COVID-19 Highlights the Need for Expanded Data Center Training
The novel coronavirus is changing lives in multiple ways. With stay-at-home orders and a push to minimize travel, more people are staying in one place. As a result, individuals must change their routines and lifestyles.
What does this mean? Technology is expanding to adapt to people. The workforce, entertainment, and social interaction are moving towards a digital environment at an exponential rate. This means servers and data centers must also grow to meet this spike in demand.
Data center training is more important than ever. With more people connecting for the foreseeable future, the information technology sector must respond to change. This doesn’t just mean increasing server capacity or making more connections. A well-trained support crew is necessary so that digital infrastructures keep up with demand. Here are some ways that the pandemic is changing data centers.
Data Center Construction and Maintenance
More people will depend on cloud computing. The digital workspace is growing--meetings, daily operations, and collaborations will increase the load on servers, and this requires more data centers to keep up. In turn, more data centers will need to be constructed and set up. Moreover, servers require maintenance. Data center specialists will be necessary to oversee the various aspects of the facility, which includes safety and critical operations.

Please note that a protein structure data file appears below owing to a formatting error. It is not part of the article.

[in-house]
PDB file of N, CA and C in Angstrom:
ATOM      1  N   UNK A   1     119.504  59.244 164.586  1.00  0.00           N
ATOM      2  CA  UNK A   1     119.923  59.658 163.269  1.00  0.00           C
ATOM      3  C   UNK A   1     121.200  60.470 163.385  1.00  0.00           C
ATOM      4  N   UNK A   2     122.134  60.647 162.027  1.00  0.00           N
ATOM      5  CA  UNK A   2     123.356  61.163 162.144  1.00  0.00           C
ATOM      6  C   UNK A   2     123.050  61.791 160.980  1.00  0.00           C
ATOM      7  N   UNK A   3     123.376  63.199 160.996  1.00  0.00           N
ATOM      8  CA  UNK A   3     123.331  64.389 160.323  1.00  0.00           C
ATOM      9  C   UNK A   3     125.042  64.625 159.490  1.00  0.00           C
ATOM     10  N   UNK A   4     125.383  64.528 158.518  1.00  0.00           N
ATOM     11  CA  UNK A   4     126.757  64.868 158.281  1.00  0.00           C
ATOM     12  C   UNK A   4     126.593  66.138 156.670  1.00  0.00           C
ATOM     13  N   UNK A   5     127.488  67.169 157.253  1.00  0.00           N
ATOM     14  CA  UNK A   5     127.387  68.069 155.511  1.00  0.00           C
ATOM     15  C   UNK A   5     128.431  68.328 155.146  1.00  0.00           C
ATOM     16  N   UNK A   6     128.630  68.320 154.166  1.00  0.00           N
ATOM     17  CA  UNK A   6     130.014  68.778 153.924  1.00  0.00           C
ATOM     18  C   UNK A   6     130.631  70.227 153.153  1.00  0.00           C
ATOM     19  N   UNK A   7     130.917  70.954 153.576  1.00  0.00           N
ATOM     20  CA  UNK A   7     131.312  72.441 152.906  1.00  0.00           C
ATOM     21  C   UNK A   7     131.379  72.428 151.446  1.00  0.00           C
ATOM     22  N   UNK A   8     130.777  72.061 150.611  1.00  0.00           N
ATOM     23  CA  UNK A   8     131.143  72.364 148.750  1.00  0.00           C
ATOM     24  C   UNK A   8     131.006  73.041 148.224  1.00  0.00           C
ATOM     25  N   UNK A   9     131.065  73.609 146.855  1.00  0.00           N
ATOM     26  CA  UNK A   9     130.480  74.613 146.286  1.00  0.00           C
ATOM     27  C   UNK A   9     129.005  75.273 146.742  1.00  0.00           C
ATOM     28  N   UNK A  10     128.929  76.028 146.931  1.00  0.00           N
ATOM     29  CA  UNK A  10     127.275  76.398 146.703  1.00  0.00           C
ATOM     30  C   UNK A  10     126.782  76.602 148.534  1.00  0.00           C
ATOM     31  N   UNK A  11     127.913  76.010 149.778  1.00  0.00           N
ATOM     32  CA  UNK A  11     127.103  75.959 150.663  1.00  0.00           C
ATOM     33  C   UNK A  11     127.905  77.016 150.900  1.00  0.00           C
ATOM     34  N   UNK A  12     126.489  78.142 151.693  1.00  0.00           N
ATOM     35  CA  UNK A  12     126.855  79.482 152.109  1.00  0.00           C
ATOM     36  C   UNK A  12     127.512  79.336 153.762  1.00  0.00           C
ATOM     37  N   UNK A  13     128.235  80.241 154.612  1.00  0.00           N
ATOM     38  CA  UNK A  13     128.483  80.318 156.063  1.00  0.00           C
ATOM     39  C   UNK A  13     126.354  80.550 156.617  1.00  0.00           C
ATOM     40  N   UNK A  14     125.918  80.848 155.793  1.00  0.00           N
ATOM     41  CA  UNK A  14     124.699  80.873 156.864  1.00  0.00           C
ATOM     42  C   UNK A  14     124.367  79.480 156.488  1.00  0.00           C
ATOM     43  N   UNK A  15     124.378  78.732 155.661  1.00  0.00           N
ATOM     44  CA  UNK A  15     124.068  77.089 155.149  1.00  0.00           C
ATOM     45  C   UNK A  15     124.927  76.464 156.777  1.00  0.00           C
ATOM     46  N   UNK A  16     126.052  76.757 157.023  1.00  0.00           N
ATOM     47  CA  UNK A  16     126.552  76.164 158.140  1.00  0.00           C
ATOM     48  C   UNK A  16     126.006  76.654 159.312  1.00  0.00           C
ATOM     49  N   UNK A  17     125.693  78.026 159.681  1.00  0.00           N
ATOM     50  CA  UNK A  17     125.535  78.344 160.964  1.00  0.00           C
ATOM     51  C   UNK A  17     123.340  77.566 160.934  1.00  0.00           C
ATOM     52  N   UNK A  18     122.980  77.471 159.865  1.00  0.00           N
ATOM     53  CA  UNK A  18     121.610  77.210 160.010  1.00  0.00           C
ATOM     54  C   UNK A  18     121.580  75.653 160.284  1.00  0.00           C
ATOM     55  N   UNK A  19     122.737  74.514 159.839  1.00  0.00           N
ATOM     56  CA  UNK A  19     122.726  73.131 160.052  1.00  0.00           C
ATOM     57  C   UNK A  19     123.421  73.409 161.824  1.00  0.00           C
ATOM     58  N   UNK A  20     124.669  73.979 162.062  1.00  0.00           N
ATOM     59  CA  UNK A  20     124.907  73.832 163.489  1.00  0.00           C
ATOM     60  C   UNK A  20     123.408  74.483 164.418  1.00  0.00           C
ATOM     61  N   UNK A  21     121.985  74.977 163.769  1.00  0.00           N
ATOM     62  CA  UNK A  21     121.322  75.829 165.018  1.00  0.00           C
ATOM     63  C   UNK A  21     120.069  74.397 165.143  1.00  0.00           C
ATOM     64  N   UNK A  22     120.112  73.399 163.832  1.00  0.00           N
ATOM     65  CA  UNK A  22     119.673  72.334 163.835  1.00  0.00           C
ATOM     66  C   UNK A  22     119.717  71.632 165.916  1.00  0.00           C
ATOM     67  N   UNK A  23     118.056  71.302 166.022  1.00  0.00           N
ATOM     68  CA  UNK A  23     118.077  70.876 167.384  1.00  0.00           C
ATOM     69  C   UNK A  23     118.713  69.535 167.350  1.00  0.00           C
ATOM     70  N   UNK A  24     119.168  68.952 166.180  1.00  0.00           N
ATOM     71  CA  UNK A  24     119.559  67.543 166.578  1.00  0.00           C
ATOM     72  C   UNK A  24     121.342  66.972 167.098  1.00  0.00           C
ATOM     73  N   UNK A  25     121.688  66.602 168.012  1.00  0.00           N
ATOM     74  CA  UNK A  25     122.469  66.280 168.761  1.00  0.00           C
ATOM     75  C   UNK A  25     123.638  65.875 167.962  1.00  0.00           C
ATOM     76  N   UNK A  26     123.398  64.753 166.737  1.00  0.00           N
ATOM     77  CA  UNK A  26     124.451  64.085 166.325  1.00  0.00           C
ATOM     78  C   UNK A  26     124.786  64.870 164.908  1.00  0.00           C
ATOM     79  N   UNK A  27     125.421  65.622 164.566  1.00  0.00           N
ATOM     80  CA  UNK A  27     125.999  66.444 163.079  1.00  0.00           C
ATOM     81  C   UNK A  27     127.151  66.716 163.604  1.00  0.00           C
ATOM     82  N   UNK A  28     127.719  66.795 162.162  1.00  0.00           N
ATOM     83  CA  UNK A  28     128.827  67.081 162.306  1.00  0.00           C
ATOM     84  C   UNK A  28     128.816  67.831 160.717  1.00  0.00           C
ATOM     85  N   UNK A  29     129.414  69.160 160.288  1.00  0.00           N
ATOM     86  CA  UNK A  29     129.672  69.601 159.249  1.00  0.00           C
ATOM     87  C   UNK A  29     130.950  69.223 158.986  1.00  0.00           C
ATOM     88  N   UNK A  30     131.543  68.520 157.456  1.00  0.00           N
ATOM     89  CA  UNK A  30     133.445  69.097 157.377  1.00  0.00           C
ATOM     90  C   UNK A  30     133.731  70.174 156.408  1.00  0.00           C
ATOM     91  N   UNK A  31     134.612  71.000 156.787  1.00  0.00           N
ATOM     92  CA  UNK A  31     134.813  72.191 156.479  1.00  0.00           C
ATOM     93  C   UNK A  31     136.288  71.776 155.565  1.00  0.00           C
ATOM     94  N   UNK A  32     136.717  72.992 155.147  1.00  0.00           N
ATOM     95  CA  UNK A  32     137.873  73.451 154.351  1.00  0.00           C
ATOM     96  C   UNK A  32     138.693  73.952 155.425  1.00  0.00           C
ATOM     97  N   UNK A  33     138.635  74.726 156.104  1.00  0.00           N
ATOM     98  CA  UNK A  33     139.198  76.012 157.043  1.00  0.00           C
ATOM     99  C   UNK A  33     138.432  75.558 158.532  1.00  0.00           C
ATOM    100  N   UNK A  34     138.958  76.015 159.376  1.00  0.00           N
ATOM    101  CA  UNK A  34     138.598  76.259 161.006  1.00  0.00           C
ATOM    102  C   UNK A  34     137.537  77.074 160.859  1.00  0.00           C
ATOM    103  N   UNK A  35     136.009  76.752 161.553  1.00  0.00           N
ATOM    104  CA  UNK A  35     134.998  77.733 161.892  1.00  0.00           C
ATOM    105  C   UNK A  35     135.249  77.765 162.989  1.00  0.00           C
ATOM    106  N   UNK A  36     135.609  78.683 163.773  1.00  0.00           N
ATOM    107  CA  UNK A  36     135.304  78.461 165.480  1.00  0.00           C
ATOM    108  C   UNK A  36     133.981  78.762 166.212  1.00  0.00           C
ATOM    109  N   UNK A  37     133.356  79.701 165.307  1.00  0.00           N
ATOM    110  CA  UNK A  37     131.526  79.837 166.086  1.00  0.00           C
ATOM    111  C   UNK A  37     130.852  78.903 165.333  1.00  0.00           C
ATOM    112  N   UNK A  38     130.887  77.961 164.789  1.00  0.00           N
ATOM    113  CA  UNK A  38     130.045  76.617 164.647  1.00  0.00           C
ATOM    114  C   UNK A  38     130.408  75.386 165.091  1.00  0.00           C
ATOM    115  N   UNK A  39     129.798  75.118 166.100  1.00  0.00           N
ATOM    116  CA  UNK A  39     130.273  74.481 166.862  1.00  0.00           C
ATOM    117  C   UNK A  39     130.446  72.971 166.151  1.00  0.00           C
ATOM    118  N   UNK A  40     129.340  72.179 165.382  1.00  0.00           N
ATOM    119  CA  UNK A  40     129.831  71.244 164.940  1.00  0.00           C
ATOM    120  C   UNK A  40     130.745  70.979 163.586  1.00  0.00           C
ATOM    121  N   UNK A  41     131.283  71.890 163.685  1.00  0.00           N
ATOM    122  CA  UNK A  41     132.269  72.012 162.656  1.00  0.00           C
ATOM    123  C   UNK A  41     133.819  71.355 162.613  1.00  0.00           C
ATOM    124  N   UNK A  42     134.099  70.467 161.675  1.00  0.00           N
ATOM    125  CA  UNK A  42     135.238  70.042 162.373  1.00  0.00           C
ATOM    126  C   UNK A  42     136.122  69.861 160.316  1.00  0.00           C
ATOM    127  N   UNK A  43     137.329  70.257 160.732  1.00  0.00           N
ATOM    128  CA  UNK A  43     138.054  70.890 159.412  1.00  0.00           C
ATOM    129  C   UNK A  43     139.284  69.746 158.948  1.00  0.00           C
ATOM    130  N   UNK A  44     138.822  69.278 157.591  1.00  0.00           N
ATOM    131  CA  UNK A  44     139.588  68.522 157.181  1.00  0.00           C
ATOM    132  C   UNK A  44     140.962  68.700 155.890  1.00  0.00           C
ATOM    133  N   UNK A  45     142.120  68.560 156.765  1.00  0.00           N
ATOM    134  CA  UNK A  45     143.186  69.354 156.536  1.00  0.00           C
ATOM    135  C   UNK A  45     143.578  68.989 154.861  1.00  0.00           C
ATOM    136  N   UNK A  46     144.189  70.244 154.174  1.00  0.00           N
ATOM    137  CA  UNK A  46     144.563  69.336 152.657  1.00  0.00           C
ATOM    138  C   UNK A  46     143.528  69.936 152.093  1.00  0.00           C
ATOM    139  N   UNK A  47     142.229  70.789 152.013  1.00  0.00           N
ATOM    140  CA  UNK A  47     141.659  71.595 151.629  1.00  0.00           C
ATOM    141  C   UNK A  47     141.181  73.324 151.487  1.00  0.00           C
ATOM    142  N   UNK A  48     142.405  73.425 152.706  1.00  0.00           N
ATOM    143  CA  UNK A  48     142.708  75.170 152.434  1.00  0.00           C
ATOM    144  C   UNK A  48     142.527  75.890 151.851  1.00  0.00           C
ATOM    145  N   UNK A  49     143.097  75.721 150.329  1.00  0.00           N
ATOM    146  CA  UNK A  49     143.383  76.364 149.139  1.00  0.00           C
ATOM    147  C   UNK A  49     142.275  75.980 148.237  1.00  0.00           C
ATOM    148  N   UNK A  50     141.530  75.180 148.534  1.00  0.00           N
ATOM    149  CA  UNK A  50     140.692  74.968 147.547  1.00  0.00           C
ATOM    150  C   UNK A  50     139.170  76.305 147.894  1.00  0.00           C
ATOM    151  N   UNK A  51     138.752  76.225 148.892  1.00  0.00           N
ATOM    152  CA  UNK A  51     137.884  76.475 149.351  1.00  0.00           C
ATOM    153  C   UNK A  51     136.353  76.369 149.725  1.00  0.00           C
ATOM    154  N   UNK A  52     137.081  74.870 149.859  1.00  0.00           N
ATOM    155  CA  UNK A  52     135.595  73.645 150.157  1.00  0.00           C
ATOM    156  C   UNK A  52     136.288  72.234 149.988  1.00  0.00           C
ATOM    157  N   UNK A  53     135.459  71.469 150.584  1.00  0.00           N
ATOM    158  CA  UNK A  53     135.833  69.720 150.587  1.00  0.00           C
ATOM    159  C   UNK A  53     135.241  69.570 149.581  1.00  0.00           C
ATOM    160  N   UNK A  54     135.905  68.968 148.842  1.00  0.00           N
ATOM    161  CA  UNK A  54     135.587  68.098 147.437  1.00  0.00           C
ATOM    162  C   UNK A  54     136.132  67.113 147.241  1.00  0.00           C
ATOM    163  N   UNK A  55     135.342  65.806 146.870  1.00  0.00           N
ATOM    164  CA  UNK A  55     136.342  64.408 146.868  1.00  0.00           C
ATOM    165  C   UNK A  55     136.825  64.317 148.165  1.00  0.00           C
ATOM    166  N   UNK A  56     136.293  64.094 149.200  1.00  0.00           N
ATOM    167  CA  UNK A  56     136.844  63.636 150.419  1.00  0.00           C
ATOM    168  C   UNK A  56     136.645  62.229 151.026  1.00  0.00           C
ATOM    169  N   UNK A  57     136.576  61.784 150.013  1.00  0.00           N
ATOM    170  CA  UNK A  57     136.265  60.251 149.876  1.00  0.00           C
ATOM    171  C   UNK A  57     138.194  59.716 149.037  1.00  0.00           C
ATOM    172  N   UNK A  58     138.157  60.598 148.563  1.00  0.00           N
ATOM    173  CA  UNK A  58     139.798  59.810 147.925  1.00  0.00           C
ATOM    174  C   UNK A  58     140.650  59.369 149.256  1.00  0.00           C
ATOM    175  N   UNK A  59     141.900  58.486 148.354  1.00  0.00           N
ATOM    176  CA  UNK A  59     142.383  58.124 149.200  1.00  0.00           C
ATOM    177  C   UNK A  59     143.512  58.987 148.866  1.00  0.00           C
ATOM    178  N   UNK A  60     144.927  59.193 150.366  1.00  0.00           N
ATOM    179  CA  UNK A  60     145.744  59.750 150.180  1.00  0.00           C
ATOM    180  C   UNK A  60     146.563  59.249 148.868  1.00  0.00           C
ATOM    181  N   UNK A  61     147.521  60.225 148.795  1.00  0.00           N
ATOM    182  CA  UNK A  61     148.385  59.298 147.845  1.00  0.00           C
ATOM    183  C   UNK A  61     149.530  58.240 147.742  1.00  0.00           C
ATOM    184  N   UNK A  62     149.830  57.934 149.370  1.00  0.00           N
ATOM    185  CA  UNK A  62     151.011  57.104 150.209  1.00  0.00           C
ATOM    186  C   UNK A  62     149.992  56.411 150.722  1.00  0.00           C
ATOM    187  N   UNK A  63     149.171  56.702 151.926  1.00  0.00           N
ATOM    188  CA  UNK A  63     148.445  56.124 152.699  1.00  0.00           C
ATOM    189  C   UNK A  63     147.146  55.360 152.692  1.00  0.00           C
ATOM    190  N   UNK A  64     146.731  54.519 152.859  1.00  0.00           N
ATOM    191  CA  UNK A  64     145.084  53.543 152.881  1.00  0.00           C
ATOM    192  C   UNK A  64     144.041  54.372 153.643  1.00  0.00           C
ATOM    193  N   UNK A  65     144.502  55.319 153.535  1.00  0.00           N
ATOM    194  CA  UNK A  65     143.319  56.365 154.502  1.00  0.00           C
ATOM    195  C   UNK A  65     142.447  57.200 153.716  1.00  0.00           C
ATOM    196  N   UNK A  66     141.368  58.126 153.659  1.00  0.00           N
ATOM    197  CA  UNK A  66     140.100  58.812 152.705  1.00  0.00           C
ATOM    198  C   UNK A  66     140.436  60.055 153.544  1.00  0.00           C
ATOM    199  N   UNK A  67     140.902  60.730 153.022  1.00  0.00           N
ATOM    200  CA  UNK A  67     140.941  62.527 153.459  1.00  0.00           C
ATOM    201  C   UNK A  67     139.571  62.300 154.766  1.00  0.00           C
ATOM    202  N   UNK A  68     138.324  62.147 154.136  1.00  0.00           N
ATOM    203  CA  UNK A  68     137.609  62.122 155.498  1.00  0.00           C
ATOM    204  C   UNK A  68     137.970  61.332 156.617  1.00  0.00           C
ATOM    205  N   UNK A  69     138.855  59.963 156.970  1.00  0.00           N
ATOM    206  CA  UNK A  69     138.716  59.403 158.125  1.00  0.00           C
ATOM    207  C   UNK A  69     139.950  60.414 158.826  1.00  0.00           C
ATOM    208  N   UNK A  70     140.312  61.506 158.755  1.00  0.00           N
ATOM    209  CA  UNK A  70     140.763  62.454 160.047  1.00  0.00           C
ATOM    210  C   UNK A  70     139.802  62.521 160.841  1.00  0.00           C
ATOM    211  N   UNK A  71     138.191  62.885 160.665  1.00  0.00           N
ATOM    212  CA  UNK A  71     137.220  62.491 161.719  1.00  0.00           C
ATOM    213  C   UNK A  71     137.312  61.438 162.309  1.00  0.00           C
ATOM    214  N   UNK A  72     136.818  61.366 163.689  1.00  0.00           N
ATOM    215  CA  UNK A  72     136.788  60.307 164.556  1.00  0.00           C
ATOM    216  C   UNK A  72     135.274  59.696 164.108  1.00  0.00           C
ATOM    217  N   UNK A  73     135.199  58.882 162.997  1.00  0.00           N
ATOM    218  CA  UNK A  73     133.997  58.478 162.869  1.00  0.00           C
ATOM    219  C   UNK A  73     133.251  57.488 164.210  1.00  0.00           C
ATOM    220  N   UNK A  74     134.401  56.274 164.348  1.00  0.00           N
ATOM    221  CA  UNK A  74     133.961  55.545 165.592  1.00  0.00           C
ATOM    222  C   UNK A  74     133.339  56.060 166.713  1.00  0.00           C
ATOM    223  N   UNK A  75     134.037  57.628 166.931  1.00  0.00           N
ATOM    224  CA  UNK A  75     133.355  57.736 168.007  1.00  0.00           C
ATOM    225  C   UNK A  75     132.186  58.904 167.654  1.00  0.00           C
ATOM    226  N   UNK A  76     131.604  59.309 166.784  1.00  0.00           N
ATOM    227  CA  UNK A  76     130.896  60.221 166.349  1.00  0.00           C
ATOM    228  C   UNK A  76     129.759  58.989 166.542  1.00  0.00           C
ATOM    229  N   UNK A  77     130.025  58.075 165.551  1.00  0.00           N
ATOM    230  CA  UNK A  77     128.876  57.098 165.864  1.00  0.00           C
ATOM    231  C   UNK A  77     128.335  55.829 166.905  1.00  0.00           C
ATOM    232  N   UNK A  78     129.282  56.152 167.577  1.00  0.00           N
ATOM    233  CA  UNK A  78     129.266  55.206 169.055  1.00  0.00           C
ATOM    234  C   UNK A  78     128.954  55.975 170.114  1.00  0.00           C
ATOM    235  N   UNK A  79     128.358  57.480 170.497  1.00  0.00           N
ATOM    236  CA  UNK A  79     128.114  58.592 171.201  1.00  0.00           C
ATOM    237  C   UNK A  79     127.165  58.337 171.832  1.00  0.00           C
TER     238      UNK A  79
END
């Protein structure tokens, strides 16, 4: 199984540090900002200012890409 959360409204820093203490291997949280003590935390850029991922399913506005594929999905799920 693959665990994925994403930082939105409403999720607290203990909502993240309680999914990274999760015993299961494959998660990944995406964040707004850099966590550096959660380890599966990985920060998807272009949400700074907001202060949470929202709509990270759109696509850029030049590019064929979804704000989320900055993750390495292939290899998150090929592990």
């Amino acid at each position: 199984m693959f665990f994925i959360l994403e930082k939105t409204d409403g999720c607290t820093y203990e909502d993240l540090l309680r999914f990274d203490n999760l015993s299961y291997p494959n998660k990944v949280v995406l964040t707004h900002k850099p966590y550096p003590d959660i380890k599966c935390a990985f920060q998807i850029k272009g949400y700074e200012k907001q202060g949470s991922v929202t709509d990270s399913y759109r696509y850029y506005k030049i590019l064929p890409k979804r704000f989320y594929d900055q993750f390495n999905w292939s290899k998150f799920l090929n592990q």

Given how COVID-19 spreads, data center workers will also need to revise safety standards and practices to minimize the risk of infection. This may require staff to take on several roles, stagger shifts, or other procedures. As such, technicians may wish to undergo additional data center training to diversify their skills.
Standards and Compliance
Businesses and organizations that haven’t used cloud computing before may suddenly be overwhelmed by the changes the pandemic has brought. As these entities make a push for a digital workplace, their network and infrastructure may not be prepared for them. Such issues include connectivity, capacity and bandwidth, and cybersecurity.
Organizations will need a dedicated IT team to update them on industry best practices. Learning about standards and compliance within the information technology sector will be important. As such, technicians may need to consider training in data center design, consulting, and auditing. Having such specialists within the organization can prove to be indispensable during this period of rapid transition.
Data center training must be ready to respond to the changes that COVID-19 has brought--now, and also in the near future. It is highly recommended for organizations to expand their technological literacy as society adapts to a different definition of normal.